The Pacific Northwest has a proud India pale ale tradition. This here's hop country, and no brewers on earth, except those bronzed SoCal hop mongers, can lay claim to the modern IPA crown like our royal fermenters.

However, a new wave of IPA—championed by guys with funny accents—is encroaching from the East, challenging the West Coast's hoppy supremacy. The so-called Northeast-style IPA, marked by its hazy appearance and bursts of tropical fruit, is the hottest beer trend of the moment.

Until recently, Washington beer geeks had to scour beer-trading websites for lauded progenitors like the Alchemist's Heady Topper. Now local versions—from Urban Family Brewing Co.'s murky Pulp Control to Fremont Brewing's Belmont Station, which drinks like a pineapple beer-mosa—have reached taproom ubiquity.

"Ten years ago in the Northwest, for most IPAs, it was an IBUs arms race," says Reuben's Brews founder Adam Robbings, using shorthand for international bittering units. "You want to pucker your mouth out as hard as you can. Whereas now we're coming off of that, thankfully. Most of our beers, we don't lead with piercing IBUs... It's all about balance."

Balance was once a dirty word among hop heads who came to equate "hoppy" with the bracing bitterness common in West Coast IPAs. Northeast IPAs, on the other hand, typically shun bitterness for juicy flavor and aroma by shifting most of the hops additions from the boil kettle to the late-stage dry-hopping process, which is all about aroma. Raise a glass of Robbings's last Double Crush, the imperial version of his rotating hazy IPA series, and the scent of fresh papaya hits you like sticking your face in a juice bar's blender. The next installment debuts Saturday, May 6, during Reuben's fifth annual Rye Fest, part of Seattle Beer Week.

With these unfiltered ales heavily focused on hop aroma, which fades over time, most brewers recommend drinking them as soon as possible. Don Spencer, brewmaster at Bremerton's standout Silver City Brewery, suggests cracking open his Northeast-inspired Tropic Haze IPA (or really any beer) within 90 days of its canning date.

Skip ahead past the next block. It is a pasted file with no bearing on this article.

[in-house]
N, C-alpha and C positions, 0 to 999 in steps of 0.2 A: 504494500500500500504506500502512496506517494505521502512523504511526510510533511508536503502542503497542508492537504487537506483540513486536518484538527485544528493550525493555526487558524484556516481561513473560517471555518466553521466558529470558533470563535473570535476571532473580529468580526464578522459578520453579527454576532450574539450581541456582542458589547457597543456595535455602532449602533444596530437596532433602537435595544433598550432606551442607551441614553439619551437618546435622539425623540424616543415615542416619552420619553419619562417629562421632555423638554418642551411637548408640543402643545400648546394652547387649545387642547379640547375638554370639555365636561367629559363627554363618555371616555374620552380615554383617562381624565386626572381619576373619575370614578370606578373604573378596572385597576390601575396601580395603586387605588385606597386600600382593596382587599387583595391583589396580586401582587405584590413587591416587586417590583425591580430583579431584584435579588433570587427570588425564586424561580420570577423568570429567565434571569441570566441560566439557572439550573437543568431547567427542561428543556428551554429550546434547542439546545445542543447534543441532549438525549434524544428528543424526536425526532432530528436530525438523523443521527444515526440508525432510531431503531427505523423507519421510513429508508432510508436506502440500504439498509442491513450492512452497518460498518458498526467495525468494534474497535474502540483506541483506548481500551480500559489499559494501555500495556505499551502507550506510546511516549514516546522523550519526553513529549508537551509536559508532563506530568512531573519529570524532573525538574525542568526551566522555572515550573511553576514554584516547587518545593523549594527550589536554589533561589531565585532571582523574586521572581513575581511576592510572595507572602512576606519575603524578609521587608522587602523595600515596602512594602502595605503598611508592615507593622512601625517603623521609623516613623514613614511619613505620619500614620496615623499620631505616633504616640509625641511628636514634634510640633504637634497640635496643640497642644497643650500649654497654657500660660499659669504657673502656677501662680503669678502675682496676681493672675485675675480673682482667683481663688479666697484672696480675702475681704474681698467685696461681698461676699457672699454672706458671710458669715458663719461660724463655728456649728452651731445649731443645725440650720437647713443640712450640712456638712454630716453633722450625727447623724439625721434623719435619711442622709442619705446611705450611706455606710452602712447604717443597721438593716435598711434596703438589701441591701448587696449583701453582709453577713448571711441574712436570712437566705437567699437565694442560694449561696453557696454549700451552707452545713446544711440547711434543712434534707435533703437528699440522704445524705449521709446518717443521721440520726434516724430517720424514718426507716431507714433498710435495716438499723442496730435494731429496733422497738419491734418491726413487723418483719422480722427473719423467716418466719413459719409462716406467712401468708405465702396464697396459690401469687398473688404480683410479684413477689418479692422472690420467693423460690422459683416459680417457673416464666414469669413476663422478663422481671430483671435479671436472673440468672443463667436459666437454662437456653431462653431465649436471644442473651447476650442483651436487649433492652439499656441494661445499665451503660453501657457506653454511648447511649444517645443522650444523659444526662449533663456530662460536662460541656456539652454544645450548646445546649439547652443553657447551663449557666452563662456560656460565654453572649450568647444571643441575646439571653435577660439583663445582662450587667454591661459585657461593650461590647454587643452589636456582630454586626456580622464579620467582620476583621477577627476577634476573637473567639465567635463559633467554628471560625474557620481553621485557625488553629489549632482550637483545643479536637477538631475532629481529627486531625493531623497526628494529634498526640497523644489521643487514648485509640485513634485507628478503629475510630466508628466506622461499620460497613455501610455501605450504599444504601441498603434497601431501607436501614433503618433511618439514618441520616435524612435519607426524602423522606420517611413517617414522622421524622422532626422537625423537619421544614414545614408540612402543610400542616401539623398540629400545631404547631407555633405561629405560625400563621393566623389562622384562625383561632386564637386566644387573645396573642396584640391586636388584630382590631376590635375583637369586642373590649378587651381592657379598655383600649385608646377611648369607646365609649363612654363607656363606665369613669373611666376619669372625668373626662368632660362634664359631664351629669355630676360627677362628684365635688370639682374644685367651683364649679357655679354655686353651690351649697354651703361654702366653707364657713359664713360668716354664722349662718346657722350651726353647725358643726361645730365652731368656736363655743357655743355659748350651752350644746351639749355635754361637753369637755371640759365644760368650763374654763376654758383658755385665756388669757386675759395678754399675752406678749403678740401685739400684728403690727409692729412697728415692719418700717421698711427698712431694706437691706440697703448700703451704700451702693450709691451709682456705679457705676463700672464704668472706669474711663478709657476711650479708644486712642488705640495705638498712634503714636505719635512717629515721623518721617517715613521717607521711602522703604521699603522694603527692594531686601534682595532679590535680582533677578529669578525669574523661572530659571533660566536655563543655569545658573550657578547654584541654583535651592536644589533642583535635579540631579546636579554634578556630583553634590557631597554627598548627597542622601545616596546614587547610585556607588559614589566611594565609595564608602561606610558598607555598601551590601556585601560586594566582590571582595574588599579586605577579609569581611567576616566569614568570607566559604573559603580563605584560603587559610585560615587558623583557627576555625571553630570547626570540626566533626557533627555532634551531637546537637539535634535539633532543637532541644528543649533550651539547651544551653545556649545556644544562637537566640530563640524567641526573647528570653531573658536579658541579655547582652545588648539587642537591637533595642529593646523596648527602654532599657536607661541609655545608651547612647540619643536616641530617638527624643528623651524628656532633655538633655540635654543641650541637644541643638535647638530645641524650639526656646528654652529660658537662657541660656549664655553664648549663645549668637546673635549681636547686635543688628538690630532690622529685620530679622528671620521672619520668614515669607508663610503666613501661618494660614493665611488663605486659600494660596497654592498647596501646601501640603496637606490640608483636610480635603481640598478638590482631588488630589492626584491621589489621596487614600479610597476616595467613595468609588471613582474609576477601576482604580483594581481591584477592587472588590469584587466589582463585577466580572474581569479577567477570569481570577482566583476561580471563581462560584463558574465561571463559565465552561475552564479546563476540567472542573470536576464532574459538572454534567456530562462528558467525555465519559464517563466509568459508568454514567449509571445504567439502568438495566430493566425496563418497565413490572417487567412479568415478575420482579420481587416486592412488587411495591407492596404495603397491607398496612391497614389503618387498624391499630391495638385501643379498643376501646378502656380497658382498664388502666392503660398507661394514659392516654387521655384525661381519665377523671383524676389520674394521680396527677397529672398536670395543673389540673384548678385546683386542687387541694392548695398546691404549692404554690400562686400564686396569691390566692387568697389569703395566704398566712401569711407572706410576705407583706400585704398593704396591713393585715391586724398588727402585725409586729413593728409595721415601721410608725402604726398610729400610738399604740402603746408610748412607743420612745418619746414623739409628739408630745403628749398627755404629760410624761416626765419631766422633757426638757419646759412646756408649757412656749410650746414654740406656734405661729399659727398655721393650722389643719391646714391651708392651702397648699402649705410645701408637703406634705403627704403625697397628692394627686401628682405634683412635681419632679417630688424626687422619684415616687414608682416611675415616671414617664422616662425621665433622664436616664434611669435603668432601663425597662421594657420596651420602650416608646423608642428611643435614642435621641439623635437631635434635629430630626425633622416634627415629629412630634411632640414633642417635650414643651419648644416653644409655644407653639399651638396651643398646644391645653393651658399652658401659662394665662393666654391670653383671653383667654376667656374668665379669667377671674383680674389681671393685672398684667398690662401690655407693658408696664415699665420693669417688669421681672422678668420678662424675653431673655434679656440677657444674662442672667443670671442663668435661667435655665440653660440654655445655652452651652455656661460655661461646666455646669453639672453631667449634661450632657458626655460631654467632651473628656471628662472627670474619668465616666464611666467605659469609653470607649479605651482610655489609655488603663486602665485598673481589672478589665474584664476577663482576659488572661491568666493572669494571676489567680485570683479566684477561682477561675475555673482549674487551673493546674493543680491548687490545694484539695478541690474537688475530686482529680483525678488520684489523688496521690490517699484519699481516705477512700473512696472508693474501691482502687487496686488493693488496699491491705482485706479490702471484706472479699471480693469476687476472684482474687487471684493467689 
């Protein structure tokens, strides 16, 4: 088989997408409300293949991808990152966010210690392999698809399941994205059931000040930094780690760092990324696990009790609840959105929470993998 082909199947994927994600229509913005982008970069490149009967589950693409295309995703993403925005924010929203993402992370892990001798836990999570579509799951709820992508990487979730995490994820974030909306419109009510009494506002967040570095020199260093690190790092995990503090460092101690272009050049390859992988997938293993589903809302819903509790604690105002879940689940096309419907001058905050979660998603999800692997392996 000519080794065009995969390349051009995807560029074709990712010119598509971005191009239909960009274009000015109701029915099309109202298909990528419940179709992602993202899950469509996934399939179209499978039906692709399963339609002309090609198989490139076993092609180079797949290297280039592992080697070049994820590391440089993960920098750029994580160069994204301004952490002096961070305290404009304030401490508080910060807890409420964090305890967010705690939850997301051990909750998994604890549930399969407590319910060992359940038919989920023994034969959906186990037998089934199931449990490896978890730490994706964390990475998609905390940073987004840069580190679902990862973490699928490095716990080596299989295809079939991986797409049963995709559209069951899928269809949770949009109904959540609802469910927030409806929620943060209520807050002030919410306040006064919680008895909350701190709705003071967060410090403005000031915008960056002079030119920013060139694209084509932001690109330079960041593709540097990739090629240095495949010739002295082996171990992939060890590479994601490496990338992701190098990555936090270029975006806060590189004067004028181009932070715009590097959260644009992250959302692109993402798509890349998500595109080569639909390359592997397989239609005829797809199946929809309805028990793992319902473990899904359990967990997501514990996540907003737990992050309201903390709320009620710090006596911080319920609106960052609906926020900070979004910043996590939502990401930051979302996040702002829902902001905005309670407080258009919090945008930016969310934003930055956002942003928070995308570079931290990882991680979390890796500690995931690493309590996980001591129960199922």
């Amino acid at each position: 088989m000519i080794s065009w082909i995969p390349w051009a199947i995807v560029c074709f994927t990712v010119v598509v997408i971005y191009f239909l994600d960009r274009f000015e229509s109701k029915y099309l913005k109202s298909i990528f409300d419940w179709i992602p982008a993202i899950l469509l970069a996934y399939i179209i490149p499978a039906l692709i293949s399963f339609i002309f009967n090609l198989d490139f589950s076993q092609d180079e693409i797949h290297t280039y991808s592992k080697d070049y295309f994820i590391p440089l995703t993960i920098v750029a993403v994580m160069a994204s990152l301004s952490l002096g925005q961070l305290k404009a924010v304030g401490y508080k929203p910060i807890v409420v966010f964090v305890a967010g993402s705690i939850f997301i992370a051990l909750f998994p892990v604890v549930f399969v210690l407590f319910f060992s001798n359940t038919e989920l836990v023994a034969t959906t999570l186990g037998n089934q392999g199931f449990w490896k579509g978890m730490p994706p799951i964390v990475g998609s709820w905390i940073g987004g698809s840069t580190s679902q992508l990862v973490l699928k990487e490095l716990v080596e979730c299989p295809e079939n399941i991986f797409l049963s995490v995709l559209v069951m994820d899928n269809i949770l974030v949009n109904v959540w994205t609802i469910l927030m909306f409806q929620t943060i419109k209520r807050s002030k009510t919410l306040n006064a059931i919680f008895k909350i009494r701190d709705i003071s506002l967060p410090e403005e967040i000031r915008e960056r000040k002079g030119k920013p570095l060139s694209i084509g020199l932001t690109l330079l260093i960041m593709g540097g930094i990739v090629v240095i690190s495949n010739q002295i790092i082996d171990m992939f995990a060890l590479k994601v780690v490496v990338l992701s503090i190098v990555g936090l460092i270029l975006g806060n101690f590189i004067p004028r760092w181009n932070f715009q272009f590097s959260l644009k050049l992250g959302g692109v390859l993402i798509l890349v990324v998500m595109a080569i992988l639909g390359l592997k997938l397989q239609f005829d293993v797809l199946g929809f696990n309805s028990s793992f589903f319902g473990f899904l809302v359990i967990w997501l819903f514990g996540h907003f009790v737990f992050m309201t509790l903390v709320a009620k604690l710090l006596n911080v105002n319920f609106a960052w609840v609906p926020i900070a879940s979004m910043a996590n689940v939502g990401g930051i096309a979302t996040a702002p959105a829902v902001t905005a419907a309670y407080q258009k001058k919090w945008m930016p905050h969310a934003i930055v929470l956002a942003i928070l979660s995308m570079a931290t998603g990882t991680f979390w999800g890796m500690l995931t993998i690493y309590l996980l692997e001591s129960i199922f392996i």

"It's like a bouquet of flowers, man, you want to appreciate it while it's fresh," Spencer maintains.

But for all the flavor driven by the style's beach-fruit fragrance, it's the as-seen-on-Instagram haziness that gets the most attention. For Robbings, that opaque turbidity isn't really the point. Rather, it's a byproduct of using a fruity British yeast strain, wheat, and flaked oats for body and immense dry-hopping with oily American hops (three times as much as Reuben's Crikey IPA).

While New England breweries—namely the raved-about Alchemist and Hill Farmstead in Vermont—are often cited as the style's originators, Spencer argues it's tough to credit any brewery or region with pioneering the "hazy" IPA. When the Silver City brew dude came up in the late 1980s and early '90s, hazy IPAs were commonplace, simply as a result of available ingredients and brewing processes of the time.

Instead it's drinkers who have come around on cloudier beers, Spencer contends. Heady Topper has been one of the country's most coveted brews for roughly a decade, but it wasn't until the past year or so that the "haze craze" swept the Left Coast and everywhere in between. "It's become more widely known now," Robbings says. "If we had done it back in March of 2015 [when his Crush series idea was hatched], I think that would have freaked a lot of people out."

Given its proliferation in Seattle and beyond, there doesn't seem to be much of a coastal IPA rivalry. Still, who would have thought Northeast brewers could teach our Northwest IPA kings hoppy new tricks?

"Well, I wouldn't go that far," Spencer says with a chuckle. recommended